My weaning story, originally titled “Weaning: Fountain of Free Learning,” was edited and published in Breastfeeding Today, October 2011 here on page 14. I think they did a decent job condensing. Here is what I wrote in 2009:
Weaning: Fountain of Free Learning
Weaning: Fountain of Free Learning
We often hear that nursing a baby provides not only food but also love, comfort and immunity. As a mother, I found it was all this and more. I discovered breastfeeding to be a quintessential experience of free learning, right up to and including child-led graduating. Natural, free, unscheduled, ungraded, untested and self-guided, the experience of breastfeeding gives the child far more than nutrition or even the oft-remarked “brain-boosting DHA.” Reflecting back on nursing my daughter, I find that it gave her precious time, space and context to learn numerous life skills – not only eating, but also ways to understand her body, her mind and the world around her. No one could give her a certificate that she had learned. She moved on when she was ready.
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It is over year since my daughter’s last breastfeeding. She weaned over a period of 2-3 months, as the gaps between nursings became longer and more frequent … and then I realized it was no longer a gap. It was all. One June day when I first noticed a gap of more than a week, I couldn’t resist asking my daughter about it, though I was not sure if I was “supposed” to bring it up at all. She simply said, “I don’t need it anymore.” (She did nurse a few more times in July and August.) My husband gasped, “what? but you are supposed to have ampa (short for amma-palu, which in Telugu means mama-milk).” They both giggled.
At the time I hardly talked to anyone about it. I have always been vocal about breastfeeding, calmly answering people who were shocked to see me breastfeed and NIP (nurse-in-public) well past the World Health Organization’s recommended minimum of 2 years. Though I was bursting with it, what time or place to bring up the story? Most of my family and friends might not have known she was “still” nursing, or even thought about it. Without planning to, I did pour out to one friend, a fleet-footed newlywed engineering consultant in Washington, DC, whose views on breastfeeding or motherhood I knew not in the slightest. She listened. We laughed through moist eyes. Later one day, entirely by luck, I found myself in the library on the day of our monthly La Leche League meeting. I shared my experience. Recently I again attended LLL after more than a year’s gap and a couple of moms remembered my story. They had understood (of course).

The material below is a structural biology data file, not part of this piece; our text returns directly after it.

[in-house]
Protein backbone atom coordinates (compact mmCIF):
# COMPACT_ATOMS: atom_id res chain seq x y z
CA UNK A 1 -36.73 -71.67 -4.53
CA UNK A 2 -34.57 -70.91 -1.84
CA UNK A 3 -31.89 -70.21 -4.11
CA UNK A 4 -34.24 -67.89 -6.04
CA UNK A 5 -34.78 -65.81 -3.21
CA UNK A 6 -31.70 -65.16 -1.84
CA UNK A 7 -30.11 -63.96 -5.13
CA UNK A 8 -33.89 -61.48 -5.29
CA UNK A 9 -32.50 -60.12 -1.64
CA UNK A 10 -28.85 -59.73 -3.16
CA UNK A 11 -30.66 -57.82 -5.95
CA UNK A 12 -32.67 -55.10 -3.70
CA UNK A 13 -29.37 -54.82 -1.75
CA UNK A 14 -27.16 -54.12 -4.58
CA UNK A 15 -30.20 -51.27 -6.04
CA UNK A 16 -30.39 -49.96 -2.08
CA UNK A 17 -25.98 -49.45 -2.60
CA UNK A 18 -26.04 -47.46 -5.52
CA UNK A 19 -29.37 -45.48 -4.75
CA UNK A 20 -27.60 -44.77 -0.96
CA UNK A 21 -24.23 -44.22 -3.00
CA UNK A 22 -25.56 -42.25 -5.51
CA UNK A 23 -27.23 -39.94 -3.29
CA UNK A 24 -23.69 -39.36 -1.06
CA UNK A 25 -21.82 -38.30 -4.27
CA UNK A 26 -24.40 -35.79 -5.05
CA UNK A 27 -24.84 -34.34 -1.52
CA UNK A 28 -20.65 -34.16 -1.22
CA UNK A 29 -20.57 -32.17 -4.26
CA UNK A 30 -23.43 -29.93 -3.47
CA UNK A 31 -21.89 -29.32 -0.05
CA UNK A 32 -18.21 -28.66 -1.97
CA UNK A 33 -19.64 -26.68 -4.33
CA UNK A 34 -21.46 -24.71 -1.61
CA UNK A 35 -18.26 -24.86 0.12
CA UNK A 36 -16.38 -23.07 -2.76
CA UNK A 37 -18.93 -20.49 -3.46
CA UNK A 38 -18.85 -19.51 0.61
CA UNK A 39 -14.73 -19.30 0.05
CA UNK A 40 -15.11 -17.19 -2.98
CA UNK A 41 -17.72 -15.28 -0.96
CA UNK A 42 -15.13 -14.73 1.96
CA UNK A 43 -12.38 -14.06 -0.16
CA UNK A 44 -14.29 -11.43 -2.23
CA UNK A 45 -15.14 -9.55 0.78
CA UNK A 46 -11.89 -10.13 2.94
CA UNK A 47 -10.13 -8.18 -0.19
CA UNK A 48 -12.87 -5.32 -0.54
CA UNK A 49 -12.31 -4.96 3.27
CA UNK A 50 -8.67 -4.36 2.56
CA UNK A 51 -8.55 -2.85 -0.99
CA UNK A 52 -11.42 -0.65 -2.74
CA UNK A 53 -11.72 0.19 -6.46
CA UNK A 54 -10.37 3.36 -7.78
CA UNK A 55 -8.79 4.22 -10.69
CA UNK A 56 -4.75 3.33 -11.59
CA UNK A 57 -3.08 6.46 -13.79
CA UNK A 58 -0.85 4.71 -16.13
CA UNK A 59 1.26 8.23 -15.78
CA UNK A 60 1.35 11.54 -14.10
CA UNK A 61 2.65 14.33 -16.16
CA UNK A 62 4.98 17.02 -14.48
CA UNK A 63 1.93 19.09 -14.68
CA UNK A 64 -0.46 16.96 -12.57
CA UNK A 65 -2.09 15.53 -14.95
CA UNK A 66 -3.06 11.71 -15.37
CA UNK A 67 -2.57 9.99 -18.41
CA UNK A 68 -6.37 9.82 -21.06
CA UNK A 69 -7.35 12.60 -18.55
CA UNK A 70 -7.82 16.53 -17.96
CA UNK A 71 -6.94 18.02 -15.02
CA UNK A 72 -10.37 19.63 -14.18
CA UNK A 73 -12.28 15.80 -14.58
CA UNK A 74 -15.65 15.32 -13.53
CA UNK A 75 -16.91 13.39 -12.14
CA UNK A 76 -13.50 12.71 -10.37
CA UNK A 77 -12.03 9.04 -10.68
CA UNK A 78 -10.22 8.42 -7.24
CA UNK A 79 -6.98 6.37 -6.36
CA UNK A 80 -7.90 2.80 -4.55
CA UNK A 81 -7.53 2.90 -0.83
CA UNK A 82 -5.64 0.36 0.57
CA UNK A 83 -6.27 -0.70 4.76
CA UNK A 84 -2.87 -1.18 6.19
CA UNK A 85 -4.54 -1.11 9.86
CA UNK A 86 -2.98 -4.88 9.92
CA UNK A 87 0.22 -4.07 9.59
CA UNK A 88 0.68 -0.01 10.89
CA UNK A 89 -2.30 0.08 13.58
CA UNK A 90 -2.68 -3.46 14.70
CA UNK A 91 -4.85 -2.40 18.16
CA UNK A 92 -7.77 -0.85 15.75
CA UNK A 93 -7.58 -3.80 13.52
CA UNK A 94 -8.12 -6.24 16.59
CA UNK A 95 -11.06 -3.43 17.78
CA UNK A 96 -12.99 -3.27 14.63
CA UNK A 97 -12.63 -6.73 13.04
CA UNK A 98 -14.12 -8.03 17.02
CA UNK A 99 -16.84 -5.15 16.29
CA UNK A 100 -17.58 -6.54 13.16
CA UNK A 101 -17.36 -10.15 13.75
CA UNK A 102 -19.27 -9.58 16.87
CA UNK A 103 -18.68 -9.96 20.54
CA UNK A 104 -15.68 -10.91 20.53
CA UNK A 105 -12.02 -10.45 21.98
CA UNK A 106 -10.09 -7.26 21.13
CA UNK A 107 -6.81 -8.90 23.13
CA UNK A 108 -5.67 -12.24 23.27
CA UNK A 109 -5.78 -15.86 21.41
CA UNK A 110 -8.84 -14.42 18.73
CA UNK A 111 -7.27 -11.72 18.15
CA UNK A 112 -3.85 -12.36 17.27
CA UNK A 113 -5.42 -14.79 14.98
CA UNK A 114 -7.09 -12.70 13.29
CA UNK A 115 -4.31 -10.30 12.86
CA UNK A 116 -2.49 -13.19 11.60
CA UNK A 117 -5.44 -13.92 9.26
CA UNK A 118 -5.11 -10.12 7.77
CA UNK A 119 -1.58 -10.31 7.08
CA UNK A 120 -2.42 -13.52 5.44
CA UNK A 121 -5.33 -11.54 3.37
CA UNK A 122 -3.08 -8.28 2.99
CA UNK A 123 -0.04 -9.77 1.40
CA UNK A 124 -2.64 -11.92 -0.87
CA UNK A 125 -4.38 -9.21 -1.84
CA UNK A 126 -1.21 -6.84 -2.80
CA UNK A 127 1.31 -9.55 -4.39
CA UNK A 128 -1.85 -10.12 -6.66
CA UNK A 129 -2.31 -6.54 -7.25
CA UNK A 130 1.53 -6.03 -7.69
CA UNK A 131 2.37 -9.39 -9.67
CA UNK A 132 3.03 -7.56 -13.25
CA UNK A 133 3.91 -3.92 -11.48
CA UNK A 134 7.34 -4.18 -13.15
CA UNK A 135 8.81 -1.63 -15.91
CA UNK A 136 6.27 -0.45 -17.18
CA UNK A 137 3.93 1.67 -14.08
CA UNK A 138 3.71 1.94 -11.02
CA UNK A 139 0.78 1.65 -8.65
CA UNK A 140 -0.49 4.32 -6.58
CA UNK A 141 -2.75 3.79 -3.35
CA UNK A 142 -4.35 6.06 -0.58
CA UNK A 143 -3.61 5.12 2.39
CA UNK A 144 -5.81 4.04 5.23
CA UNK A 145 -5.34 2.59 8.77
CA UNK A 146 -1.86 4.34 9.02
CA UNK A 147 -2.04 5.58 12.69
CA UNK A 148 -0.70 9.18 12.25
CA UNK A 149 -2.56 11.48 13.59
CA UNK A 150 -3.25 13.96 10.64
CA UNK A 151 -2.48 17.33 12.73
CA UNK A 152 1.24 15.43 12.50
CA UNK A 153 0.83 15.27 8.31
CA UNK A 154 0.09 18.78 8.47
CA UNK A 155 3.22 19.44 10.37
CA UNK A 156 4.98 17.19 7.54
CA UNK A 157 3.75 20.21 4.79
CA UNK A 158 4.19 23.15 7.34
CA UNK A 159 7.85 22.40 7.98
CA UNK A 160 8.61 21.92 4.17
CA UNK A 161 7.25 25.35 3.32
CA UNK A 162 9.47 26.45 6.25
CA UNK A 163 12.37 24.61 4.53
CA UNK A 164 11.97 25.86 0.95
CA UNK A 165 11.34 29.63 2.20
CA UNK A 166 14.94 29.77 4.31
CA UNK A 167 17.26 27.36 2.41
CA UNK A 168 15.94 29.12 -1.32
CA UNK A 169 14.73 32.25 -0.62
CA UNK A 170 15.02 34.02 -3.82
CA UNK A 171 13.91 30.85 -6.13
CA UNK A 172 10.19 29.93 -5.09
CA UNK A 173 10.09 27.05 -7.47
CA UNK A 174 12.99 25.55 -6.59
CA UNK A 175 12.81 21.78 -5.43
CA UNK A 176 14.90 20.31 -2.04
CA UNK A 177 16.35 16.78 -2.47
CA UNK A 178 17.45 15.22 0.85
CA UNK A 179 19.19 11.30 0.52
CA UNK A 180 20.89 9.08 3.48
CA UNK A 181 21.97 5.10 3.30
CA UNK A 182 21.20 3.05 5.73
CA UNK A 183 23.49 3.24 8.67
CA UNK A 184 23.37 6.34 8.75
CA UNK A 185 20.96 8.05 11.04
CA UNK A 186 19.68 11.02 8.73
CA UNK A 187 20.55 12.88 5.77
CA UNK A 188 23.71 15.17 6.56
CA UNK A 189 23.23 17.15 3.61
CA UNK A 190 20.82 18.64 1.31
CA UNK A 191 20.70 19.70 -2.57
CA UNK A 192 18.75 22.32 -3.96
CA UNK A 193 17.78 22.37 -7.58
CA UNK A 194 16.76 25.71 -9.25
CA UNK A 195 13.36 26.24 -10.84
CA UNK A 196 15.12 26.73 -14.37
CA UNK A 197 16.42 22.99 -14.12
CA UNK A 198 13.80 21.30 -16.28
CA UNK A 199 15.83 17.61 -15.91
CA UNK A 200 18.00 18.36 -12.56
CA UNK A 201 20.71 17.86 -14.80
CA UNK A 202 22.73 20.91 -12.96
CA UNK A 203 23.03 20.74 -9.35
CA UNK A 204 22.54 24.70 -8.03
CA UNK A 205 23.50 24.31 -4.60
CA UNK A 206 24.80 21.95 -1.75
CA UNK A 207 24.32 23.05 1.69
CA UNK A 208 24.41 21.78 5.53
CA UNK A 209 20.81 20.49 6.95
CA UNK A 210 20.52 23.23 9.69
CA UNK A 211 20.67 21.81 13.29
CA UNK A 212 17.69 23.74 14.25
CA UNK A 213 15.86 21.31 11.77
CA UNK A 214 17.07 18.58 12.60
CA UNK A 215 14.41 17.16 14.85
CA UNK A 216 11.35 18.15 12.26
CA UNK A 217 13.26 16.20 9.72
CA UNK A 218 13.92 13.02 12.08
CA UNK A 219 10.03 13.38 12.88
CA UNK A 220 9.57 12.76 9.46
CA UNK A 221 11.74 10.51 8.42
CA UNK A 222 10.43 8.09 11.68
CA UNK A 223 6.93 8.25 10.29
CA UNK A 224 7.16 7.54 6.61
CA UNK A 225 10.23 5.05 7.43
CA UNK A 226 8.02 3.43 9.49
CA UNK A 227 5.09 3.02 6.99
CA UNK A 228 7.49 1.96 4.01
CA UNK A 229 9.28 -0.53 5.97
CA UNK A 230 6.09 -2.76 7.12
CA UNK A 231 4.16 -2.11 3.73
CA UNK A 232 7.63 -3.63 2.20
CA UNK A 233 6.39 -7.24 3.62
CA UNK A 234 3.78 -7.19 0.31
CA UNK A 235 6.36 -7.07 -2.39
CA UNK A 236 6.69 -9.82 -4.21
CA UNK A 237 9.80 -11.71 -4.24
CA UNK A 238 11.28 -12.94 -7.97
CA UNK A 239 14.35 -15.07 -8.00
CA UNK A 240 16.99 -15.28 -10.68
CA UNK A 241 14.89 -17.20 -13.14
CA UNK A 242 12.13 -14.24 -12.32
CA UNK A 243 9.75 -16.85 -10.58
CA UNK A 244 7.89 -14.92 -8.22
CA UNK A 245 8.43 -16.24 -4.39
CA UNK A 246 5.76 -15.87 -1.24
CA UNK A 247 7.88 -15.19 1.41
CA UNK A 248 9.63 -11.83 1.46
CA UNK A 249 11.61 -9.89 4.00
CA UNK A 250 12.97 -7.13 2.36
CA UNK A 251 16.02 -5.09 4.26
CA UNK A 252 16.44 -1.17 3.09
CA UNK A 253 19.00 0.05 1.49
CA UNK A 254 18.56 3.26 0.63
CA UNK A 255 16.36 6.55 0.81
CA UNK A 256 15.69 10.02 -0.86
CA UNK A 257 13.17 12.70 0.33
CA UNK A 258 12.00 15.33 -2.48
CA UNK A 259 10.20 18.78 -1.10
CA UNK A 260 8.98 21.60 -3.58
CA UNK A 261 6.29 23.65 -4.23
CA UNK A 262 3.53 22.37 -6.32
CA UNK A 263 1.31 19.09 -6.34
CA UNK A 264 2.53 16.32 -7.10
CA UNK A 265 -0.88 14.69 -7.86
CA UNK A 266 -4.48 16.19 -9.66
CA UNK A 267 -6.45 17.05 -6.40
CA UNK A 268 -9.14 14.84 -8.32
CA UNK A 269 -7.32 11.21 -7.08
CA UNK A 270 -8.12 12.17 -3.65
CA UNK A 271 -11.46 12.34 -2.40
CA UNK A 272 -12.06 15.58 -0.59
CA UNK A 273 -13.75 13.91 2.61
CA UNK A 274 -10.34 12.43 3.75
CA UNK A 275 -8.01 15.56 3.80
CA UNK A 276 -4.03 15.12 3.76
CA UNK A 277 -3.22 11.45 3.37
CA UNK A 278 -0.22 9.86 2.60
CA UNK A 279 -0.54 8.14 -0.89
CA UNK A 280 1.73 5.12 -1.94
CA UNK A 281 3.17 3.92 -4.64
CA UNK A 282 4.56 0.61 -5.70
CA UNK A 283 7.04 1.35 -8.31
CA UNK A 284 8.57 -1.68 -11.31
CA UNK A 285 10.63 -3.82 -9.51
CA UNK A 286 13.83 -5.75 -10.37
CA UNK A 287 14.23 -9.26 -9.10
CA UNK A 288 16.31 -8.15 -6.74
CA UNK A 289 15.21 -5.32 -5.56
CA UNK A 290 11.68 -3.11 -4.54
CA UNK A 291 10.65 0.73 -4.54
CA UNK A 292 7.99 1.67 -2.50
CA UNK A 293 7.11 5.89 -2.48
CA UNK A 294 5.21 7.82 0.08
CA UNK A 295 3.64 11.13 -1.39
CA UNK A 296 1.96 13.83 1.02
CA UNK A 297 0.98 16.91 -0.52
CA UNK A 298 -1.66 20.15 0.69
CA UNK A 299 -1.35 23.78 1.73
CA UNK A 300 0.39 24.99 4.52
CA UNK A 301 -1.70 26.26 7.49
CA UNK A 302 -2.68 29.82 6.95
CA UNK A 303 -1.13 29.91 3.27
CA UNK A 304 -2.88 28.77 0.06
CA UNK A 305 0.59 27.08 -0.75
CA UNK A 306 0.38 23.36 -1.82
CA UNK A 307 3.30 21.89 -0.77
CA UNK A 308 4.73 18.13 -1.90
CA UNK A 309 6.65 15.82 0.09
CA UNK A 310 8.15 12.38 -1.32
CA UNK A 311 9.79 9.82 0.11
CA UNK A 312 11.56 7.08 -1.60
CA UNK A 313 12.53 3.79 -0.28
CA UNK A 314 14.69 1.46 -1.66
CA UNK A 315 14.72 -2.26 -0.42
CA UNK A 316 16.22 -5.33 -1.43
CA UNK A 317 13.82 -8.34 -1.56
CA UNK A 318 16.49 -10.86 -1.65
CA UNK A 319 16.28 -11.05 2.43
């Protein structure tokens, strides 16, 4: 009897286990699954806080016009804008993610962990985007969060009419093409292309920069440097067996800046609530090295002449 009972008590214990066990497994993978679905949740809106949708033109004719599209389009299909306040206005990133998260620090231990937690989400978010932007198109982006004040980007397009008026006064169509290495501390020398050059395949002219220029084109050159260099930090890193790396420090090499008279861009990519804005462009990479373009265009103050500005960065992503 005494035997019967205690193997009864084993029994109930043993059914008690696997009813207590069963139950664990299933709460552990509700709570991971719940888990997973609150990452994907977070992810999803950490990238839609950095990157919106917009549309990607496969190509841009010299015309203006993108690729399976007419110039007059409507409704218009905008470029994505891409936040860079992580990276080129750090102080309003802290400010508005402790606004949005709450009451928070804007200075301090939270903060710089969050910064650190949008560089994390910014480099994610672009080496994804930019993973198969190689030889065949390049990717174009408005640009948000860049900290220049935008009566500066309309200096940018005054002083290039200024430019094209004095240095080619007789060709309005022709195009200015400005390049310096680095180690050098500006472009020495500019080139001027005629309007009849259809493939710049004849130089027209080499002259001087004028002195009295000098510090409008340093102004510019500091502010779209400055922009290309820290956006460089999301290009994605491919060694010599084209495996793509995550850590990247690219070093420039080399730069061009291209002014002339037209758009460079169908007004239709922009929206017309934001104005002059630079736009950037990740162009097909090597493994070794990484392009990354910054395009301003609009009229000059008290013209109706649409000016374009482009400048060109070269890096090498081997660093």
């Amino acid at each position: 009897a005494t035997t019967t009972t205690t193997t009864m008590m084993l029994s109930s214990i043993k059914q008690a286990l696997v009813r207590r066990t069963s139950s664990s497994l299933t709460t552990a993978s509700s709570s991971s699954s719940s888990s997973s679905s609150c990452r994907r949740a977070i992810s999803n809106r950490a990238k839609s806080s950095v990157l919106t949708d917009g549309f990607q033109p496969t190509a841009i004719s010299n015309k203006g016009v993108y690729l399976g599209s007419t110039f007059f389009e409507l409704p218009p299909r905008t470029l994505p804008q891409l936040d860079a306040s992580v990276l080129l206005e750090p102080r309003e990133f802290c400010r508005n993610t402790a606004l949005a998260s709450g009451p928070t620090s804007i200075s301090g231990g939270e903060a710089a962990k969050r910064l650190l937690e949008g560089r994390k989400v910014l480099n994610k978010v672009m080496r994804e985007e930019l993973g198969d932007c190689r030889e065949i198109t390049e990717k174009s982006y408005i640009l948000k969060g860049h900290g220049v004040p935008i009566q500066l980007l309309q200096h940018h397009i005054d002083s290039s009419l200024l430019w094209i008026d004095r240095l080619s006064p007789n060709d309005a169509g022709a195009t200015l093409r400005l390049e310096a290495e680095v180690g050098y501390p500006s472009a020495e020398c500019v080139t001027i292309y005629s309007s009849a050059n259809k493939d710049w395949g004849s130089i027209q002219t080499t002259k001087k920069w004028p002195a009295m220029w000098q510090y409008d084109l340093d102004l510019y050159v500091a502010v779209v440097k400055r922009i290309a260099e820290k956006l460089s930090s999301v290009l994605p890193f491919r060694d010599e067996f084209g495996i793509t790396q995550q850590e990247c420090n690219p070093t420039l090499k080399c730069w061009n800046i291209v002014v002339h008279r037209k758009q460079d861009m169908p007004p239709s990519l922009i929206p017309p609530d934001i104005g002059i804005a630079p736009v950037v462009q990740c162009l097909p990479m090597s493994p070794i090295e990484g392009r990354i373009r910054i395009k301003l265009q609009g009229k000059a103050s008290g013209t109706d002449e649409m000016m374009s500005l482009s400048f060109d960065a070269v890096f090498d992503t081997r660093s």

They encouraged me to “write it down.” And so here it is.
I always knew that I would breastfeed. My mother was in La Leche League when my little sister was born and I went to my first LLL meeting (as an adult) while I was pregnant. Though we had difficulties in the beginning, we got established after a few days and nursing was smooth after that. There were ups and downs, of course. At nine months my daughter loved idlis (steamed rice-and-bean cakes) so much I worried that she was not nursing enough. At 15 months there was a time when she did not nurse for more than 24 hours and I worried because I knew that was too early to wean. At 22 months she was nursing like a baby, waking up every 2 hours at night and all. (Soon after the nursing spurt she had a growth spurt.) Through all these ups and downs, I never lost confidence in nursing; moreover I had terrific support from mothering.com/discussions and La Leche League online community forums, even though I knew few nursing moms in real life.